Which has been reduced to a high-pitched croak
I jump up for a few harmonies
My set is next
And onstage
I really start to feel like the band is
Finding its feet
Particularly on some of my new tunes
The set seems to go down well
And a few more CD’s make their way into the hands of the French

22
photo by Clement Guyon

Infinity Broke up next
And then we meet Melbourne band
Bench Press
Who seem to be having some success here in France
Plus they’re a bunch of real nice fellas
I’m starting to fade – still adjusting to Paris time I guess
So I walk back to Ludo’s Bar with
Jared and Adam for a nightcap
We chat philosophically for an hour or so
(as you do in France)
Jamie disappears for a midnight swim
And now
Even this late at night
The sense of the festival hangs heavy in the air
Stages are being set up and
Barricades pulled into place
Streets are being closed
Bars and merch tents are popping up
Tomorrow the festival begins!

BINIC FOLKS BLUES FESTIVAL DAY 1

Lost among the crowds,
The dusty air, the flickering
Candles, stunned, his heart drunk
With music and hurt So I go,
drunk and melancholy
Lunatic guitarist, poet,
A poor man in a dream,
Hunting for God in the mists
-Antonio Machado

This is not your usual
Run of the mill festival
That we experience in Australia
The whole town is the festival site
The festival is completely free
About 60-70,000 people start to pour into this small village
Roads at each end of the town are blocked
3 large stages have been set up
In prominent positions
Tents are raised
And vans are parked
On the outskirts of town
Security pours in
Police and armed military
Obviously due to terrorism in France
Crowd safety is now a huge issue at events like these
So it’s comforting
Whist also unnerving
To see many groups of soldiers
Armed with automatic weapons
Wandering through the sleepy fishing village

23
photo by Mark Moldre

I have a rare day off today
The Tall Grass and Infinity Broke will both play a set each
I had planned to do some exploring…
Tourist for a day
But….there’s still loads to be done
I meet Mikaël Le Bourhis
Frenchman of style, finely manicured and well dressed
Affable and polite
Despite the fact that he’s probably had very little sleep
Due to being
The Festivals Press Agent
He’s also a great friend of Reuben’s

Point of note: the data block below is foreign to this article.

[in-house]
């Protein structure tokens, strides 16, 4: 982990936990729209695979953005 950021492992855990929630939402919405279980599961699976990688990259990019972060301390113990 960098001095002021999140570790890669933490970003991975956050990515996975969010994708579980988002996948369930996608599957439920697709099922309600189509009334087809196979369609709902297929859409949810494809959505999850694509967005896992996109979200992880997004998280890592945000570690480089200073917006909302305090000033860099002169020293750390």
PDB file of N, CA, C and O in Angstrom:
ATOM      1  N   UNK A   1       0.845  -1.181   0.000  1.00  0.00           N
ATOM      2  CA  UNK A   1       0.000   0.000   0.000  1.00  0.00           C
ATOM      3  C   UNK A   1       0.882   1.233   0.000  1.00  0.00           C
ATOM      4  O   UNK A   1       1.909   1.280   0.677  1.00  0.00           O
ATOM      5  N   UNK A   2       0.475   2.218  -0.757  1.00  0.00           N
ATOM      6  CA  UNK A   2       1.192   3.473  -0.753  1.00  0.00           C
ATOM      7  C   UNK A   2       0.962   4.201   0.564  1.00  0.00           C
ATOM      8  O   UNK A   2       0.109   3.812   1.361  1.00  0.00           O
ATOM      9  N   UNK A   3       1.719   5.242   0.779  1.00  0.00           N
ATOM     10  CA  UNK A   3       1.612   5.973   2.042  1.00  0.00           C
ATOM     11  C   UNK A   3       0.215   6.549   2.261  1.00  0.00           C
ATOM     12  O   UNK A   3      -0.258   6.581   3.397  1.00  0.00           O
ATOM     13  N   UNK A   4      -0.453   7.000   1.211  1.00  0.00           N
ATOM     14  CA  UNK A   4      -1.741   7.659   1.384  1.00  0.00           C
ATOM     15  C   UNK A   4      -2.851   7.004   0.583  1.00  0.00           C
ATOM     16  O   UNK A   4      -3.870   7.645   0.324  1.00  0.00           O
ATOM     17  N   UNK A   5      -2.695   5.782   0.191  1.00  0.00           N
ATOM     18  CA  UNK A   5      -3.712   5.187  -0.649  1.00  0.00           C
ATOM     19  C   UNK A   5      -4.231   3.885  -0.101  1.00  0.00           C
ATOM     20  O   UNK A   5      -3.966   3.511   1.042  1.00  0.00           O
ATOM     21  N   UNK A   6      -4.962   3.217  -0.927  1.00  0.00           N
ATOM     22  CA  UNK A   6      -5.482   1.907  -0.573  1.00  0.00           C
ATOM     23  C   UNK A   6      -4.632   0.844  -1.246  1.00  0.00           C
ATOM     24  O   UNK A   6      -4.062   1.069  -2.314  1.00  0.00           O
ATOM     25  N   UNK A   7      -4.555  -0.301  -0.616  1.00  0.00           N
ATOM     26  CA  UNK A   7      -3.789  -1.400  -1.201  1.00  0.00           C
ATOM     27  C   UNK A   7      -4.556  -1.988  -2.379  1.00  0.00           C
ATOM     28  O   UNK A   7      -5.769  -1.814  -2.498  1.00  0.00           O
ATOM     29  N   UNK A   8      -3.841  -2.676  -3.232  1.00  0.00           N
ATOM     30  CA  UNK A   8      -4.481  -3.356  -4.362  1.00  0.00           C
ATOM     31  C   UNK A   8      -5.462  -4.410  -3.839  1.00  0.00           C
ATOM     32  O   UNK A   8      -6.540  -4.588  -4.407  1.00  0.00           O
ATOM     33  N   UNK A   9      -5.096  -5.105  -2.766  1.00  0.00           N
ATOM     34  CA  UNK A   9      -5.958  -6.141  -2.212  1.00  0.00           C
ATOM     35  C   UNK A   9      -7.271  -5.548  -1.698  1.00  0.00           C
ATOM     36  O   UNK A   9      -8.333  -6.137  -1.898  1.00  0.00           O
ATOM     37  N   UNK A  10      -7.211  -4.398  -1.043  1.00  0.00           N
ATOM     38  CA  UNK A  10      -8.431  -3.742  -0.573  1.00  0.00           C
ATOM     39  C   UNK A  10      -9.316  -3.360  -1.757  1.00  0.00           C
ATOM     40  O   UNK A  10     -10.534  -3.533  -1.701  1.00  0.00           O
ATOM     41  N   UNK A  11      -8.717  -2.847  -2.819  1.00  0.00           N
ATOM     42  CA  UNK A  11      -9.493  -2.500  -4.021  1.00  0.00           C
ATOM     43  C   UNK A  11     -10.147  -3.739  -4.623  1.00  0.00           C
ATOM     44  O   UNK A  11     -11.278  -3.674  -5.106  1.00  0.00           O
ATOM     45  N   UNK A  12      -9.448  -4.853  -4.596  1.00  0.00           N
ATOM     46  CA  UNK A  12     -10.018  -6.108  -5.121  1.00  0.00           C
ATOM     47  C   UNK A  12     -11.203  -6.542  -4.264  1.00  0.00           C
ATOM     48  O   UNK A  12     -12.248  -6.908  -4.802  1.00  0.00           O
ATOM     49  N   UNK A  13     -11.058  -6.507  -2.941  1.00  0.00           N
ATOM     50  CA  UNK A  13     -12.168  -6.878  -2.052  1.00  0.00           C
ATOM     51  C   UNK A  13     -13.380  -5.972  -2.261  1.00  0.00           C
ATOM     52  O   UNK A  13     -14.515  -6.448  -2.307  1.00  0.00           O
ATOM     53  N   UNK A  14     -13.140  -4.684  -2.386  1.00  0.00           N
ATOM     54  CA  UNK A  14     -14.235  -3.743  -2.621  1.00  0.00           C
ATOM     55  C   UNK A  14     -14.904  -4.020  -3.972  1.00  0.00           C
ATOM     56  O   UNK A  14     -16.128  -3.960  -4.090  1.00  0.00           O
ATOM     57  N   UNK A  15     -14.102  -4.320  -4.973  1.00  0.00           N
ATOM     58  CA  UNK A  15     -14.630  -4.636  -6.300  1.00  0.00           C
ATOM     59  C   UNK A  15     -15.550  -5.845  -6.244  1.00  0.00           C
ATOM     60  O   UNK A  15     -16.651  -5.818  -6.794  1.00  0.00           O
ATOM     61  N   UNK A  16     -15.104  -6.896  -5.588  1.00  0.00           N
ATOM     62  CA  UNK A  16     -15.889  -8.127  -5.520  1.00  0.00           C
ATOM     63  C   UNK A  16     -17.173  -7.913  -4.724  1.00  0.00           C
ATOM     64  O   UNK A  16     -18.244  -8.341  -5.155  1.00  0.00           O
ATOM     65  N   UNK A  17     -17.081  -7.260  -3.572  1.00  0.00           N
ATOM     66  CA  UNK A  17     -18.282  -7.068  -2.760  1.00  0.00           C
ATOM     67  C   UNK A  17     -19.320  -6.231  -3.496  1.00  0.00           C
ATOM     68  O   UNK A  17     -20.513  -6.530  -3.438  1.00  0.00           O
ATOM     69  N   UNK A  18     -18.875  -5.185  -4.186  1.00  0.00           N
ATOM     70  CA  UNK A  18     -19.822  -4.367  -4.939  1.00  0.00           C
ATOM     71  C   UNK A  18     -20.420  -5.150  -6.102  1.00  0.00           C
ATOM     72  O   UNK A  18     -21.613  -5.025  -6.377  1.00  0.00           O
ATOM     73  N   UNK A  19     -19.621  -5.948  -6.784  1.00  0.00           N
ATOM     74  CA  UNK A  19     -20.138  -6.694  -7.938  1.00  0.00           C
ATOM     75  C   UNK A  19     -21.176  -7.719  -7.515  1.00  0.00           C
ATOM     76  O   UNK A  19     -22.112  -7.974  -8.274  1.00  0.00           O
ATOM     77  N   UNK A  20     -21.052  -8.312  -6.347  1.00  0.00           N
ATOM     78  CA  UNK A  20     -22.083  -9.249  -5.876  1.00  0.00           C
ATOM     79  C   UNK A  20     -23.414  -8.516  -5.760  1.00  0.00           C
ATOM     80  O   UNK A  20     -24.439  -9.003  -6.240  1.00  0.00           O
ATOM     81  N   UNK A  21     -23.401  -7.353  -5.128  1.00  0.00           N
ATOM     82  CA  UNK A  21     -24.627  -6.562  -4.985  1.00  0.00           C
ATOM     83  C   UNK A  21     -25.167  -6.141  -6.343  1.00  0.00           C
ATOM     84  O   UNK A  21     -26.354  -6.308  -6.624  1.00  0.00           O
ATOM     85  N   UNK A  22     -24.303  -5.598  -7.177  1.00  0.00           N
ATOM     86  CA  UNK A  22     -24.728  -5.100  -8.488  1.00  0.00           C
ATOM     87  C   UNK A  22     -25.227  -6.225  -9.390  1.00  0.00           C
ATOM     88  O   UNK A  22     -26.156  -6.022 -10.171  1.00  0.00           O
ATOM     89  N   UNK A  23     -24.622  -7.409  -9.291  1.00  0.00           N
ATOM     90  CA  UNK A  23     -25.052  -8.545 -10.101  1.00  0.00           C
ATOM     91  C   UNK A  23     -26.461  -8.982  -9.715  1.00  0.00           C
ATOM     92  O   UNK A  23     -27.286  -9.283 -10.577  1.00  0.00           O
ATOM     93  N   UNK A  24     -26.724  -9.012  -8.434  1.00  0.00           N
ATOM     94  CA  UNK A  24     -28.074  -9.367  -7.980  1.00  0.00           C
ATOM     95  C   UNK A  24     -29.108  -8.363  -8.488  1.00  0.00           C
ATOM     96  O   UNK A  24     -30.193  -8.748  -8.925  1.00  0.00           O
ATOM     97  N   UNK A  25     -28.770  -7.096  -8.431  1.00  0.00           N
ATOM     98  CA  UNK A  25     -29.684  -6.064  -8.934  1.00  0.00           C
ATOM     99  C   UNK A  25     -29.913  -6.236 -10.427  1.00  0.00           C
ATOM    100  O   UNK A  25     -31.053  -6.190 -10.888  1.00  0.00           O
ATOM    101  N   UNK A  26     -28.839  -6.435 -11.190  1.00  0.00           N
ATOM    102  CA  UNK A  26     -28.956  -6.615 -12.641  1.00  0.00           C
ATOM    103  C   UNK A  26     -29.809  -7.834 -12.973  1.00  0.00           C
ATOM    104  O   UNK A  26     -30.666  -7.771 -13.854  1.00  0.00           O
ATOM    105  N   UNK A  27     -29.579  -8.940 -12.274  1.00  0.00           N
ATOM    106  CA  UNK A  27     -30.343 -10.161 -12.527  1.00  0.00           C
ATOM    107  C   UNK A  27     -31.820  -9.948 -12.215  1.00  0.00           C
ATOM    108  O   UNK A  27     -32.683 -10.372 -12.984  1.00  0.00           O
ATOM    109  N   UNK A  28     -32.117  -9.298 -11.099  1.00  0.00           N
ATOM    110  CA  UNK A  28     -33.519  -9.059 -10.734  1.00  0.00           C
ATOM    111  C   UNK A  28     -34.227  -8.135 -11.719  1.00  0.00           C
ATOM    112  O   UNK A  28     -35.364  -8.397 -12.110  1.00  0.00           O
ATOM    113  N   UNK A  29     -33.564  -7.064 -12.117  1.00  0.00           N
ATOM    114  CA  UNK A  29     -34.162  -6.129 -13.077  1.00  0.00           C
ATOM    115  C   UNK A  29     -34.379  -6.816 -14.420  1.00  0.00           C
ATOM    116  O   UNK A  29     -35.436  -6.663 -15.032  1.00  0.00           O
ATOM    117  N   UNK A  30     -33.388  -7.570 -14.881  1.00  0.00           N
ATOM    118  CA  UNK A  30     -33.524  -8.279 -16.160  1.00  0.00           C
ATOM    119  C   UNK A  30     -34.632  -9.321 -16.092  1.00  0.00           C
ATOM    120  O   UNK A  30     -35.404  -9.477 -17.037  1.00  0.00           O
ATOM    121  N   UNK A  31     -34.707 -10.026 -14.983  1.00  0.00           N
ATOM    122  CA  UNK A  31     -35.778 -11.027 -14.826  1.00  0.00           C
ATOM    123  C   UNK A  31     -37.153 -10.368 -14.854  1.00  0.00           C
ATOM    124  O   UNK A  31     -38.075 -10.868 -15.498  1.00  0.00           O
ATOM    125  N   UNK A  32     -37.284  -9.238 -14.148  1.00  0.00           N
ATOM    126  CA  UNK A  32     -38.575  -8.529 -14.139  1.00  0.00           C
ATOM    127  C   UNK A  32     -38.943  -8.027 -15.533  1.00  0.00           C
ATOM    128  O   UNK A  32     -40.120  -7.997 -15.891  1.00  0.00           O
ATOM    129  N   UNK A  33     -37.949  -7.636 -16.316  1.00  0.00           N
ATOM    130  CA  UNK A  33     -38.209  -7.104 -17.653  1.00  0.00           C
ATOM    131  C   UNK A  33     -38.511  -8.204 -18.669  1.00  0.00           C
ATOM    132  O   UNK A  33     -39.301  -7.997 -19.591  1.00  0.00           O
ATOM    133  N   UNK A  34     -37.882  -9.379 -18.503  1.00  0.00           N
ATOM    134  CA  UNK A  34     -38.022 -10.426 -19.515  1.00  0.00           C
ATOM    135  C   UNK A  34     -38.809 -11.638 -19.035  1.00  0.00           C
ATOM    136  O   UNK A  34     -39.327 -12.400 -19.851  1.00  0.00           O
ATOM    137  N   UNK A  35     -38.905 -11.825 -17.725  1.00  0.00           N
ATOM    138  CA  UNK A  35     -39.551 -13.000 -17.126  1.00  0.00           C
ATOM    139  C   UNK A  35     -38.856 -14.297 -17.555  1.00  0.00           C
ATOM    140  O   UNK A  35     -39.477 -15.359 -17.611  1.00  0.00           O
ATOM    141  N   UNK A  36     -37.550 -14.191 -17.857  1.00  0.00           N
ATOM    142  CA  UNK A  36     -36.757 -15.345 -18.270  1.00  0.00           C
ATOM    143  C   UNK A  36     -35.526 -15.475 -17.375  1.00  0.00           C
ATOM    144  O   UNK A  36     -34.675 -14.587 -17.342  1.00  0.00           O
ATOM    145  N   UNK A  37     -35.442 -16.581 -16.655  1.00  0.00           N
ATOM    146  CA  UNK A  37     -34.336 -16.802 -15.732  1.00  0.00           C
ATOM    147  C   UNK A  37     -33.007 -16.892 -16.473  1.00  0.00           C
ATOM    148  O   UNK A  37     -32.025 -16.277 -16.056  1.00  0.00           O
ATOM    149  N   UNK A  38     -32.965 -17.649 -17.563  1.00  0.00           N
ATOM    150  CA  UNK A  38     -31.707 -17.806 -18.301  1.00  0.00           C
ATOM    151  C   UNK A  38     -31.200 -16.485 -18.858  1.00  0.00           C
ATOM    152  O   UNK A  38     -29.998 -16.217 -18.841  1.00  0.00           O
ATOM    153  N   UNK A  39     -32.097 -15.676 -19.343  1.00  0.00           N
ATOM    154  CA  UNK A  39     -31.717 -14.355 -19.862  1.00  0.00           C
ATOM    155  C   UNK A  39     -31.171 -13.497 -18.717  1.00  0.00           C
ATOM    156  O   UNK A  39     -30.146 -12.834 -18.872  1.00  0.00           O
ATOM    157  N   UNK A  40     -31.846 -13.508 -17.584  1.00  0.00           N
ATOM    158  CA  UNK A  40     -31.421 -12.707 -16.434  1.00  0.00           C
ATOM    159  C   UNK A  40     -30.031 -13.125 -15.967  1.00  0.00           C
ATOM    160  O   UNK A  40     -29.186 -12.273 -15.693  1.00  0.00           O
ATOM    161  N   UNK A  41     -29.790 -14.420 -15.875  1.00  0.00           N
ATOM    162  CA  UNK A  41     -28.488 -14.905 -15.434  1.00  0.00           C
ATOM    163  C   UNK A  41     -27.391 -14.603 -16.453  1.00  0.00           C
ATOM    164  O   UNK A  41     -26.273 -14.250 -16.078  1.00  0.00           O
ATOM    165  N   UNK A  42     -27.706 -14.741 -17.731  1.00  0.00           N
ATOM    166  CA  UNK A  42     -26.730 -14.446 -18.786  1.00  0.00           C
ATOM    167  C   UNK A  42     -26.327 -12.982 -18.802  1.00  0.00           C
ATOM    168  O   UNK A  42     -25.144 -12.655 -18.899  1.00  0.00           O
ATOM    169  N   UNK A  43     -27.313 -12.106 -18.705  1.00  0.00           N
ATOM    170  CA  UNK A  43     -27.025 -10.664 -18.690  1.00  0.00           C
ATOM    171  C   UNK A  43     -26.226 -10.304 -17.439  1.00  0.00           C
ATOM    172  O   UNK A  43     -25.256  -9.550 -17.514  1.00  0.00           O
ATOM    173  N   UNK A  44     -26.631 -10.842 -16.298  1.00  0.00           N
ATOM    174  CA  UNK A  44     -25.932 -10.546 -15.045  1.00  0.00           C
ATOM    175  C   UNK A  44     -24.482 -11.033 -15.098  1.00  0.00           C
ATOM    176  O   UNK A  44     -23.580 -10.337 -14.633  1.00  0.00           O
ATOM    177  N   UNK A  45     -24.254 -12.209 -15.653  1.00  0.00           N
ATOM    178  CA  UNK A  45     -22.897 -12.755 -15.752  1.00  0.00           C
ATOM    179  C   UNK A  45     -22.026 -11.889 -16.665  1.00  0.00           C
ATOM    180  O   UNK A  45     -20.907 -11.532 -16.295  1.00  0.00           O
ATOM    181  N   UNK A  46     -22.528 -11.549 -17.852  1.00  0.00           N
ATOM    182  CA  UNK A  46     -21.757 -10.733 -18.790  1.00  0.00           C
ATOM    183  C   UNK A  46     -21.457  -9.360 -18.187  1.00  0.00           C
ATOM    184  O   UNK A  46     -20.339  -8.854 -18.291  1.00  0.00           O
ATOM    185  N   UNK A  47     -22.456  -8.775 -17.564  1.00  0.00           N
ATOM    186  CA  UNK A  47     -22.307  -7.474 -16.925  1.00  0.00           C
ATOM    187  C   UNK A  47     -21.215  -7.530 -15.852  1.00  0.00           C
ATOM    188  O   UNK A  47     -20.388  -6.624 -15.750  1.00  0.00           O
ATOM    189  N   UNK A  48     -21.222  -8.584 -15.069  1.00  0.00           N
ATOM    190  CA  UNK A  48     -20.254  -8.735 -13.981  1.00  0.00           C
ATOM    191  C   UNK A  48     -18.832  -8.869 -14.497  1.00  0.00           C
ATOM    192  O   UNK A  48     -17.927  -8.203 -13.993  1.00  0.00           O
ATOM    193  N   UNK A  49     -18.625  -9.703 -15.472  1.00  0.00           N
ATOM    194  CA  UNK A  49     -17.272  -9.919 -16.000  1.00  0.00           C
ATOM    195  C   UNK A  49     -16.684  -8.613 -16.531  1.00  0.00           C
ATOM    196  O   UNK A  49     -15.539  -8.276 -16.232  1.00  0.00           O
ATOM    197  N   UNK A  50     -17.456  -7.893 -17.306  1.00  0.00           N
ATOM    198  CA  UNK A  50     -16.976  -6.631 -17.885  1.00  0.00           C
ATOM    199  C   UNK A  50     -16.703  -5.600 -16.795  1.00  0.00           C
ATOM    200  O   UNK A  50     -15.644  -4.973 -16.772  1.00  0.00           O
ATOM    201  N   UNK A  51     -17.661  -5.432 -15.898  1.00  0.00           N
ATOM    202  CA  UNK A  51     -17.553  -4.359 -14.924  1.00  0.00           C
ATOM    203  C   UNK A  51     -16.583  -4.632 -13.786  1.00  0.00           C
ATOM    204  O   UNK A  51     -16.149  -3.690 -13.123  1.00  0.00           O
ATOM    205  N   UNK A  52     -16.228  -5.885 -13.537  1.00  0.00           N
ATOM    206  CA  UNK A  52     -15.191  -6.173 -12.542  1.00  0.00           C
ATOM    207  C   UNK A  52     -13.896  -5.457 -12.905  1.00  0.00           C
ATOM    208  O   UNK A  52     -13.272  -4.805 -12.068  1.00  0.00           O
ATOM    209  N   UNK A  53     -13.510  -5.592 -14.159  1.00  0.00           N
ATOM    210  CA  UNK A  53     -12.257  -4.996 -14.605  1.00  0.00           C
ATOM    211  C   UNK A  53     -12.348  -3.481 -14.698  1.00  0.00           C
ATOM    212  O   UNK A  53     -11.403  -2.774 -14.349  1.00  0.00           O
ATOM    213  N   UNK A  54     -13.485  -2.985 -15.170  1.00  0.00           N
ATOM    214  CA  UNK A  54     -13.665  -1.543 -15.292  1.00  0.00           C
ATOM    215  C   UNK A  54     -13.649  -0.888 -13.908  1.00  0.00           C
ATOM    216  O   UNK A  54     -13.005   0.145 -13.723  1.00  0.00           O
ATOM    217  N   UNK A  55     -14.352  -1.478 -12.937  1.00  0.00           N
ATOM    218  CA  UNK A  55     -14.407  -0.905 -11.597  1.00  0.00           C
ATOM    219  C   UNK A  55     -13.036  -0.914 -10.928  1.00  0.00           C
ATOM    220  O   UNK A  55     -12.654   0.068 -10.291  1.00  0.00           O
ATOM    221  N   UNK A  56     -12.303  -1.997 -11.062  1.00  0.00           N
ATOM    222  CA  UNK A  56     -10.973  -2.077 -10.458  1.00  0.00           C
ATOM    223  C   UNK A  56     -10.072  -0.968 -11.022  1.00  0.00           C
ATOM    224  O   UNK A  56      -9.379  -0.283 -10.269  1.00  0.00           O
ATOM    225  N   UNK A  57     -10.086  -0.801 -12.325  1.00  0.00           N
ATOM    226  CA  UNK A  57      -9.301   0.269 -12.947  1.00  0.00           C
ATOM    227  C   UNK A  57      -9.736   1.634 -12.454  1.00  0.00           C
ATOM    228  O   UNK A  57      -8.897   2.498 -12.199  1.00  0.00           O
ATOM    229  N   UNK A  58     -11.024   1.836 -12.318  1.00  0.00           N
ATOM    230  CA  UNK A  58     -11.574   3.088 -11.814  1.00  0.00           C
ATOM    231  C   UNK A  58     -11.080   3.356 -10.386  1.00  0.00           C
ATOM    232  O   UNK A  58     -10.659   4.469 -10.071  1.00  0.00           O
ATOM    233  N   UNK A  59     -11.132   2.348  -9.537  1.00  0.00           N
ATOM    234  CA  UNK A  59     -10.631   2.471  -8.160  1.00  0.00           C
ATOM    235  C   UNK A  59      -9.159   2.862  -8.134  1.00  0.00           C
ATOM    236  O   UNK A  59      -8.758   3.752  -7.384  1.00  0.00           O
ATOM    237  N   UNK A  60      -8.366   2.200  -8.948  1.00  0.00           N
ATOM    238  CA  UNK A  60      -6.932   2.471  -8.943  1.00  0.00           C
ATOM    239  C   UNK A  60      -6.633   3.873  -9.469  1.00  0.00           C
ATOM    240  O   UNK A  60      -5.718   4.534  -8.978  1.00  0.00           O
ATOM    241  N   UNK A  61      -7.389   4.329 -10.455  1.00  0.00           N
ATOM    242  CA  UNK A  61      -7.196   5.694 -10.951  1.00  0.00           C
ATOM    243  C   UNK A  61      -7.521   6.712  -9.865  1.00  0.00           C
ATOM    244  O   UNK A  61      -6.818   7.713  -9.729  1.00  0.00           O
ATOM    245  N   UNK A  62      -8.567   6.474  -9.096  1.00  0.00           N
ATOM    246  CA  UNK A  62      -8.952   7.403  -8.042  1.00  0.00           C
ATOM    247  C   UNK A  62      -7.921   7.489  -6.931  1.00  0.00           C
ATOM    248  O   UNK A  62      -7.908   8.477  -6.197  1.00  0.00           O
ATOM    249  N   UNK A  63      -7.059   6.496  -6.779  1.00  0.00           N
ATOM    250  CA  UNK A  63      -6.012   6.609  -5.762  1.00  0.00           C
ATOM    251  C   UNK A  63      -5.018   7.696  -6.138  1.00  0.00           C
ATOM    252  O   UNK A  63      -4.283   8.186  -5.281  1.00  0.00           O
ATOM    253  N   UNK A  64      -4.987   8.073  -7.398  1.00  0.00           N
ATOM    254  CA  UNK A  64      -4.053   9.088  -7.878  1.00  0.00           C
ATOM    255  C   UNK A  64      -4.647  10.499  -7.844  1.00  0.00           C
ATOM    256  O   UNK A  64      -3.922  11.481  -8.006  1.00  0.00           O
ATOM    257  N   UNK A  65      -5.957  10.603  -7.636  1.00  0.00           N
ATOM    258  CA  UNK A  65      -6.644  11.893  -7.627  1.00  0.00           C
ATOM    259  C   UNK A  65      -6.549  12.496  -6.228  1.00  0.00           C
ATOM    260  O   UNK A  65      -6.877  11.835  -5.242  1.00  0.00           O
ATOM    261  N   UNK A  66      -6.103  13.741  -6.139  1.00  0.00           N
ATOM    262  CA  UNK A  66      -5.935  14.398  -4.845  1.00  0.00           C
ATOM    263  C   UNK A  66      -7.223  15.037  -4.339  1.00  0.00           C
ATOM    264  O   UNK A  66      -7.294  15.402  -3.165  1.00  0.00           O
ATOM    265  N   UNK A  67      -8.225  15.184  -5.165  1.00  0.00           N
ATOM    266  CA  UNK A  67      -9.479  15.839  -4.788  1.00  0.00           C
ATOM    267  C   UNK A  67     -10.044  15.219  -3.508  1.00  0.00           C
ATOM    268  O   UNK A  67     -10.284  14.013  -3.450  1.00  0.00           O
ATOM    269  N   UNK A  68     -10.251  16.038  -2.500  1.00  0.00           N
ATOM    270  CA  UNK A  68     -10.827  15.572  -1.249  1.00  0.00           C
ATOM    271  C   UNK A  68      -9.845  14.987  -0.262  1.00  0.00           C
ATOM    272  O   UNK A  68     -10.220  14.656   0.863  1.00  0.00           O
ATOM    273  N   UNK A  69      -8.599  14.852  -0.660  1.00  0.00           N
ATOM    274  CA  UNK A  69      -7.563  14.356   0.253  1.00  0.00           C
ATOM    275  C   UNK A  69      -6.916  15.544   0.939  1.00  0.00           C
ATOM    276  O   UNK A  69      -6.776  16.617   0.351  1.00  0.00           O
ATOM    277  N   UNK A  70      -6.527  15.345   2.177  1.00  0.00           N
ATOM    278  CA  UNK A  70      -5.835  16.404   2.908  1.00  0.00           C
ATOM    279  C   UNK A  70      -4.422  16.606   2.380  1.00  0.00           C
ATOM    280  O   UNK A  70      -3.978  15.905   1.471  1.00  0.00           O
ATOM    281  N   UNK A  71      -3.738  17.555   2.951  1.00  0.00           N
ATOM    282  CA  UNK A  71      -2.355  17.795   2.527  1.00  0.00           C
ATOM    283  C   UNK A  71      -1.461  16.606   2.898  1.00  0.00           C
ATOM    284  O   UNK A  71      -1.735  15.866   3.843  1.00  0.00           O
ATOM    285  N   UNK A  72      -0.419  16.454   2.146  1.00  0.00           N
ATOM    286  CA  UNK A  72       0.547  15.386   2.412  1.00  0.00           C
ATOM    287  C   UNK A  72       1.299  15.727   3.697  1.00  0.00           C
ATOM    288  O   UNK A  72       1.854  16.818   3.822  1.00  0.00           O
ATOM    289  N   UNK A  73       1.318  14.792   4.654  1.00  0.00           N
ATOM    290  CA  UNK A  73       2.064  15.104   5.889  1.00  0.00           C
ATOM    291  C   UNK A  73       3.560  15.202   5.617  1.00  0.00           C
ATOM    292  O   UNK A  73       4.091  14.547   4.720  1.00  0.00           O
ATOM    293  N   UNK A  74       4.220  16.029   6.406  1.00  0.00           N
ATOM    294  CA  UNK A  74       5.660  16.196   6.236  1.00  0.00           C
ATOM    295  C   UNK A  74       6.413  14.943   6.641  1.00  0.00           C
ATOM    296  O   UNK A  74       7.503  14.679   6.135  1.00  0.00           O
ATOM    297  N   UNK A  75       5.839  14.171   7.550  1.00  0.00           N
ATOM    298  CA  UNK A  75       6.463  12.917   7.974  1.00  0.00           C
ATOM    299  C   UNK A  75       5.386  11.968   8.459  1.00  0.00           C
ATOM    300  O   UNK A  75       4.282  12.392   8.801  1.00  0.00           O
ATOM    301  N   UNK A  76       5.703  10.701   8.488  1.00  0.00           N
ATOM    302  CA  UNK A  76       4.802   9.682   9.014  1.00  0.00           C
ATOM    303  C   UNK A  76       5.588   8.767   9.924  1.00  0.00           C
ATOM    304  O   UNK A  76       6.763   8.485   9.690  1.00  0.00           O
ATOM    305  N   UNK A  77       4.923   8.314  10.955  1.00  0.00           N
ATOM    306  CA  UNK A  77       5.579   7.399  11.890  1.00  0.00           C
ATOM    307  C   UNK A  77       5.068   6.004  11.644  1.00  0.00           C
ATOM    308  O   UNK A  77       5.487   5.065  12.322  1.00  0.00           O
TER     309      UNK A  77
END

Their similar love for left of centre fashion
Which they call “dandy”
Means they quickly move on to admiring one another’s outfits
Mikaël described me in the Press Release
“As an Australian D’artagnan
A man of fine moustache”
So obviously I warm to him quickly
Knowing we’re going to get on just fine
He takes me on a tour of the festival site
In a hunt for
Wristbands
Drink tickets
Lunch and dinner passes
Each day all artists receive lunch and dinner
At an all you can eat buffet
Where the food is quite mouth watering
Alongside coffee and a selection of
Desserts and wines at every meal
On the way I receive an assortment of merch
Cups, Shirts, Tote Bags, Programs, Badges etc
I meet loads of wonderful and friendly volunteers
Whilst wandering through the artist lounge and bar
Up to the private viewing platform
Which has a perfect view of the largest stage on the beach
I catch the early afternoon
Tall Grass set from the platform
Grab a swim at the seaside pool
And head off to watch Infinity Broke’s
Nighttime show, which is a cracker!

24
photo by Clement Guyon

Our intrepid hotel owners Claire and Pascal
Are right up the front
And they call out to Scott
“Magnifique! Tomorrow… BIG BREAKFAST!”
Unable to find Adam or Peter
I wander back through the masses alone
Tonight there is a Lunar Eclipse
And the moon is red
I have my first emotional moment
Watching and mingling with the crowds
Slightly overwhelmed at being here
The generosity of these people
The happy lack of self-awareness that
The young kids seem to have here
Dancing with each other
Smiling and laughing
Young children with their families
Adults well in to their 60’s and 70’s
Standing up close to the barricades and enjoying the music
Swaying
With teenagers moshing by their side
It’s been a long time since I’ve felt
A sense of community like this
It’s something to be cherished
And although I’m of course positive
That it wouldn’t be like this
Right across France
Tonight I have a lump in my throat
I feel as though I belong here
With these happy folk
I feel at
Home in Binic

FESTIVAL DAY 2

Eighty percent of success is showing up – Woody Allen

Today is the day of my first show and
I’m a little edgy
Which usually means I talk too much
Due to that edginess
I can’t remember much
About what I did that day
Apart from watching Infinity Broke’s afternoon set
Peter Fenton heads off on a solo
Bus trip to St Brieuc
I have the pleasure of meeting
Jeanclaude and his girlfriend
Jeanclaude is somebody I have only ever
Spoken to on Facebook
But he has undertaken a 10-hour drive to Binic from Belgium
Specifically to see my show tonight
He’s lovely and we chat for a while
The rest of the afternoon
I sit quietly in my hotel
Restringing my guitar
Softly running through my set
I grab a take away Galette
And a small flask of gin
To calm my nerves a little
The stage I am playing on tonight
Is just below my hotel room
And through my open windows I can hear
The crowd in a frenzy
For a super loud garage rock/punk band called Magnetix